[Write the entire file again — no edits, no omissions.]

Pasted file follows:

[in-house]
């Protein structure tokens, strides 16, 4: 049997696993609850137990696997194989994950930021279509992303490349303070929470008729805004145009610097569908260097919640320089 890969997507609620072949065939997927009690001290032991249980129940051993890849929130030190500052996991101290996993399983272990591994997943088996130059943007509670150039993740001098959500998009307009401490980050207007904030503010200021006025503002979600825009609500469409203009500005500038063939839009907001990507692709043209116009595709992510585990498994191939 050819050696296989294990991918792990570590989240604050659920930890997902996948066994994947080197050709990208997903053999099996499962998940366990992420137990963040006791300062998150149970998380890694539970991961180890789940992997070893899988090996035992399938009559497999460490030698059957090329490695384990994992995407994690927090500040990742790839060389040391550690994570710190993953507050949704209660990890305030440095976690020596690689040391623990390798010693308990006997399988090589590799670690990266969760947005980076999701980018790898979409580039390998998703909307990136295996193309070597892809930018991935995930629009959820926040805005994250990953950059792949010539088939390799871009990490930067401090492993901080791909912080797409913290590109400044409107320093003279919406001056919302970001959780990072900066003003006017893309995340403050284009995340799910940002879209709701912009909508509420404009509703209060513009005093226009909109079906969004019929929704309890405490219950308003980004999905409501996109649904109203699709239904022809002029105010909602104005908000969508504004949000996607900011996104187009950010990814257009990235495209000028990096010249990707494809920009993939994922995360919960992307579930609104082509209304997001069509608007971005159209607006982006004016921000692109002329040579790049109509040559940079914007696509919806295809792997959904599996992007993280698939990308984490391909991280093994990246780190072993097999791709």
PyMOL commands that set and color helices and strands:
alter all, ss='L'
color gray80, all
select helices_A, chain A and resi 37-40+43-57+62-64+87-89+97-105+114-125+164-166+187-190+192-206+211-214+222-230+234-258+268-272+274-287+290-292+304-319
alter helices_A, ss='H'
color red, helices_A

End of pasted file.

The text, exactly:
[in-house]
């Protein structure tokens, strides 16, 4: 049997696993609850137990696997194989994950930021279509992303490349303070929470008729805004145009610097569908260097919640320089 890969997507609620072949065939997927009690001290032991249980129940051993890849929130030190500052996991101290996993399983272990591994997943088996130059943007509670150039993740001098959500998009307009401490980050207007904030503010200021006025503002979600825009609500469409203009500005500038063939839009907001990507692709043209116009595709992510585990498994191939 050819050696296989294990991918792990570590989240604050659920930890997902996948066994994947080197050709990208997903053999099996499962998940366990992420137990963040006791300062998150149970998380890694539970991961180890789940992997070893899988090996035992399938009559497999460490030698059957090329490695384990994992995407994690927090500040990742790839060389040391550690994570710190993953507050949704209660990890305030440095976690020596690689040391623990390798010693308990006997399988090589590799670690990266969760947005980076999701980018790898979409580039390998998703909307990136295996193309070597892809930018991935995930629009959820926040805005994250990953950059792949010539088939390799871009990490930067401090492993901080791909912080797409913290590109400044409107320093003279919406001056919302970001959780990072900066003003006017893309995340403050284009995340799910940002879209709701912009909508509420404009509703209060513009005093226009909109079906969004019929929704309890405490219950308003980004999905409501996109649904109203699709239904022809002029105010909602104005908000969508504004949000996607900011996104187009950010990814257009990235495209000028990096010249990707494809920009993939994922995360919960992307579930609104082509209304997001069509608007971005159209607006982006004016921000692109002329040579790049109509040559940079914007696509919806295809792997959904599996992007993280698939990308984490391909991280093994990246780190072993097999791709």
PyMOL commands that set and color helices and strands:
alter all, ss='L'
color gray80, all
select helices_A, chain A and resi 37-40+43-57+62-64+87-89+97-105+114-125+164-166+187-190+192-206+211-214+222-230+234-258+268-272+274-287+290-292+304-319
alter helices_A, ss='H'
color red, helices_A